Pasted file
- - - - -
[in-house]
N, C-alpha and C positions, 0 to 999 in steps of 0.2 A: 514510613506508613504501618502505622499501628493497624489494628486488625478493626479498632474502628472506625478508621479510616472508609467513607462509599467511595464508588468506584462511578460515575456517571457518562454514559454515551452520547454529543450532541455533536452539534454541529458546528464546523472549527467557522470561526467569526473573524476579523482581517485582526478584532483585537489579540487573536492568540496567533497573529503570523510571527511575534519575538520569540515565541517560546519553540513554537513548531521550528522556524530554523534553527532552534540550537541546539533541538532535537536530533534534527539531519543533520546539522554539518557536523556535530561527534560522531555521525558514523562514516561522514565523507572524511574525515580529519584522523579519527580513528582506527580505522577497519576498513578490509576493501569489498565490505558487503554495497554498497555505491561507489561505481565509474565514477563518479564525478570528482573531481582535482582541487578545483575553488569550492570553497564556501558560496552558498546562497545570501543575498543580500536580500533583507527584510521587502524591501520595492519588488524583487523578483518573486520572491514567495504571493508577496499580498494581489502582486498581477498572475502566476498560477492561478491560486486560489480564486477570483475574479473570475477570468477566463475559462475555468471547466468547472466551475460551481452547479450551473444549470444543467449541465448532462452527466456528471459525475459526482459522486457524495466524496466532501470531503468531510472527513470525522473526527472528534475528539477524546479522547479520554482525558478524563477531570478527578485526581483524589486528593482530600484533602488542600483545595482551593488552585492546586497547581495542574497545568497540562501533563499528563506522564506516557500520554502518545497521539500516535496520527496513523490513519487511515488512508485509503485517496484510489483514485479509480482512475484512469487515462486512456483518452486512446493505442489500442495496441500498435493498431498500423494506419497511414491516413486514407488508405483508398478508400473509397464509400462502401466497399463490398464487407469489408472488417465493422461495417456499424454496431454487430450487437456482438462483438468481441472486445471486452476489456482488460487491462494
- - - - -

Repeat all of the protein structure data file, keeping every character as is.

[in-house]
N, C-alpha and C positions, 0 to 999 in steps of 0.2 A: 514510613506508613504501618502505622499501628493497624489494628486488625478493626479498632474502628472506625478508621479510616472508609467513607462509599467511595464508588468506584462511578460515575456517571457518562454514559454515551452520547454529543450532541455533536452539534454541529458546528464546523472549527467557522470561526467569526473573524476579523482581517485582526478584532483585537489579540487573536492568540496567533497573529503570523510571527511575534519575538520569540515565541517560546519553540513554537513548531521550528522556524530554523534553527532552534540550537541546539533541538532535537536530533534534527539531519543533520546539522554539518557536523556535530561527534560522531555521525558514523562514516561522514565523507572524511574525515580529519584522523579519527580513528582506527580505522577497519576498513578490509576493501569489498565490505558487503554495497554498497555505491561507489561505481565509474565514477563518479564525478570528482573531481582535482582541487578545483575553488569550492570553497564556501558560496552558498546562497545570501543575498543580500536580500533583507527584510521587502524591501520595492519588488524583487523578483518573486520572491514567495504571493508577496499580498494581489502582486498581477498572475502566476498560477492561478491560486486560489480564486477570483475574479473570475477570468477566463475559462475555468471547466468547472466551475460551481452547479450551473444549470444543467449541465448532462452527466456528471459525475459526482459522486457524495466524496466532501470531503468531510472527513470525522473526527472528534475528539477524546479522547479520554482525558478524563477531570478527578485526581483524589486528593482530600484533602488542600483545595482551593488552585492546586497547581495542574497545568497540562501533563499528563506522564506516557500520554502518545497521539500516535496520527496513523490513519487511515488512508485509503485517496484510489483514485479509480482512475484512469487515462486512456483518452486512446493505442489500442495496441500498435493498431498500423494506419497511414491516413486514407488508405483508398478508400473509397464509400462502401466497399463490398464487407469489408472488417465493422461495417456499424454496431454487430450487437456482438462483438468481441472486445471486452476489456482488460487491462494